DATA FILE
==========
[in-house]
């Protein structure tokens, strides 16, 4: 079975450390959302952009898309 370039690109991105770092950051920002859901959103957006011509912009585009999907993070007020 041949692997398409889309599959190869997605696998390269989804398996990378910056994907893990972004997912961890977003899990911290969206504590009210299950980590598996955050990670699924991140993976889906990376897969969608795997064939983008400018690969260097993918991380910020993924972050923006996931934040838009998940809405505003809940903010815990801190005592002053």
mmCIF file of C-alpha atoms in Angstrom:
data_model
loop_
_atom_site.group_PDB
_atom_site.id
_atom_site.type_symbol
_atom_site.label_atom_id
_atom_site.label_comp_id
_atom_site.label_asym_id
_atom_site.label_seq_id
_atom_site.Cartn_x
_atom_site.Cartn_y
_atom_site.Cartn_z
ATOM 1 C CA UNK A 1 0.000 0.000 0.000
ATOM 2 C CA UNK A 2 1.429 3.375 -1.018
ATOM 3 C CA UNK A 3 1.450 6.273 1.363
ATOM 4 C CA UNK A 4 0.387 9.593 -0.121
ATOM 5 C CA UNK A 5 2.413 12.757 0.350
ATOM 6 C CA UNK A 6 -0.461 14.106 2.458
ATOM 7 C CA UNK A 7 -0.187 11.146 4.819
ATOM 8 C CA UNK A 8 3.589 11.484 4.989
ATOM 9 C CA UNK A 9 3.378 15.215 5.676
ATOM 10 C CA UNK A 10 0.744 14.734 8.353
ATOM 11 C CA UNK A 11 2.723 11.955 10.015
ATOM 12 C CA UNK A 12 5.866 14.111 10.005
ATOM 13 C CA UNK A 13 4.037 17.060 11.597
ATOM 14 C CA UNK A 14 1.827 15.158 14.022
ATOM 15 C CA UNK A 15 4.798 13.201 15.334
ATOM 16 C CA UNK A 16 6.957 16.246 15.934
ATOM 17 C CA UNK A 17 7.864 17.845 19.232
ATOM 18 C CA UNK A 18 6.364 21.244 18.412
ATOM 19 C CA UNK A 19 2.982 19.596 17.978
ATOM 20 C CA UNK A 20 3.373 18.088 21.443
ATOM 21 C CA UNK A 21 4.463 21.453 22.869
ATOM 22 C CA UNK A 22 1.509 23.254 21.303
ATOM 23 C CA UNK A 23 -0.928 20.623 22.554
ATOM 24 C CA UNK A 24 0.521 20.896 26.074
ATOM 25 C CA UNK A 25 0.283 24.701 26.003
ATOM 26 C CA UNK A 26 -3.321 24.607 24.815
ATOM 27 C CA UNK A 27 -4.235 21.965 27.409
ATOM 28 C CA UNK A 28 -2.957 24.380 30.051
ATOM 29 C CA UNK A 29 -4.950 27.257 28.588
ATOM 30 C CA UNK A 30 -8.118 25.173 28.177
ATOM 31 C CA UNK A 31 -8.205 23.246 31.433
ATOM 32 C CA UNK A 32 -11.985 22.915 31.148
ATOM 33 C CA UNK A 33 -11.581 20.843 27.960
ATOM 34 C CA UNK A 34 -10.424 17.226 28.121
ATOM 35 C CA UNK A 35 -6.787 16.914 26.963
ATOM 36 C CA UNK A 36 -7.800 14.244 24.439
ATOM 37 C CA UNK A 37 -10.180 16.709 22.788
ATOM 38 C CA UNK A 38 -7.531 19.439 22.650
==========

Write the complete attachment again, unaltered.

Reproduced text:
[in-house]
């Protein structure tokens, strides 16, 4: 079975450390959302952009898309 370039690109991105770092950051920002859901959103957006011509912009585009999907993070007020 041949692997398409889309599959190869997605696998390269989804398996990378910056994907893990972004997912961890977003899990911290969206504590009210299950980590598996955050990670699924991140993976889906990376897969969608795997064939983008400018690969260097993918991380910020993924972050923006996931934040838009998940809405505003809940903010815990801190005592002053």
mmCIF file of C-alpha atoms in Angstrom:
data_model
loop_
_atom_site.group_PDB
_atom_site.id
_atom_site.type_symbol
_atom_site.label_atom_id
_atom_site.label_comp_id
_atom_site.label_asym_id
_atom_site.label_seq_id
_atom_site.Cartn_x
_atom_site.Cartn_y
_atom_site.Cartn_z
ATOM 1 C CA UNK A 1 0.000 0.000 0.000
ATOM 2 C CA UNK A 2 1.429 3.375 -1.018
ATOM 3 C CA UNK A 3 1.450 6.273 1.363
ATOM 4 C CA UNK A 4 0.387 9.593 -0.121
ATOM 5 C CA UNK A 5 2.413 12.757 0.350
ATOM 6 C CA UNK A 6 -0.461 14.106 2.458
ATOM 7 C CA UNK A 7 -0.187 11.146 4.819
ATOM 8 C CA UNK A 8 3.589 11.484 4.989
ATOM 9 C CA UNK A 9 3.378 15.215 5.676
ATOM 10 C CA UNK A 10 0.744 14.734 8.353
ATOM 11 C CA UNK A 11 2.723 11.955 10.015
ATOM 12 C CA UNK A 12 5.866 14.111 10.005
ATOM 13 C CA UNK A 13 4.037 17.060 11.597
ATOM 14 C CA UNK A 14 1.827 15.158 14.022
ATOM 15 C CA UNK A 15 4.798 13.201 15.334
ATOM 16 C CA UNK A 16 6.957 16.246 15.934
ATOM 17 C CA UNK A 17 7.864 17.845 19.232
ATOM 18 C CA UNK A 18 6.364 21.244 18.412
ATOM 19 C CA UNK A 19 2.982 19.596 17.978
ATOM 20 C CA UNK A 20 3.373 18.088 21.443
ATOM 21 C CA UNK A 21 4.463 21.453 22.869
ATOM 22 C CA UNK A 22 1.509 23.254 21.303
ATOM 23 C CA UNK A 23 -0.928 20.623 22.554
ATOM 24 C CA UNK A 24 0.521 20.896 26.074
ATOM 25 C CA UNK A 25 0.283 24.701 26.003
ATOM 26 C CA UNK A 26 -3.321 24.607 24.815
ATOM 27 C CA UNK A 27 -4.235 21.965 27.409
ATOM 28 C CA UNK A 28 -2.957 24.380 30.051
ATOM 29 C CA UNK A 29 -4.950 27.257 28.588
ATOM 30 C CA UNK A 30 -8.118 25.173 28.177
ATOM 31 C CA UNK A 31 -8.205 23.246 31.433
ATOM 32 C CA UNK A 32 -11.985 22.915 31.148
ATOM 33 C CA UNK A 33 -11.581 20.843 27.960
ATOM 34 C CA UNK A 34 -10.424 17.226 28.121
ATOM 35 C CA UNK A 35 -6.787 16.914 26.963
ATOM 36 C CA UNK A 36 -7.800 14.244 24.439
ATOM 37 C CA UNK A 37 -10.180 16.709 22.788
ATOM 38 C CA UNK A 38 -7.531 19.439 22.650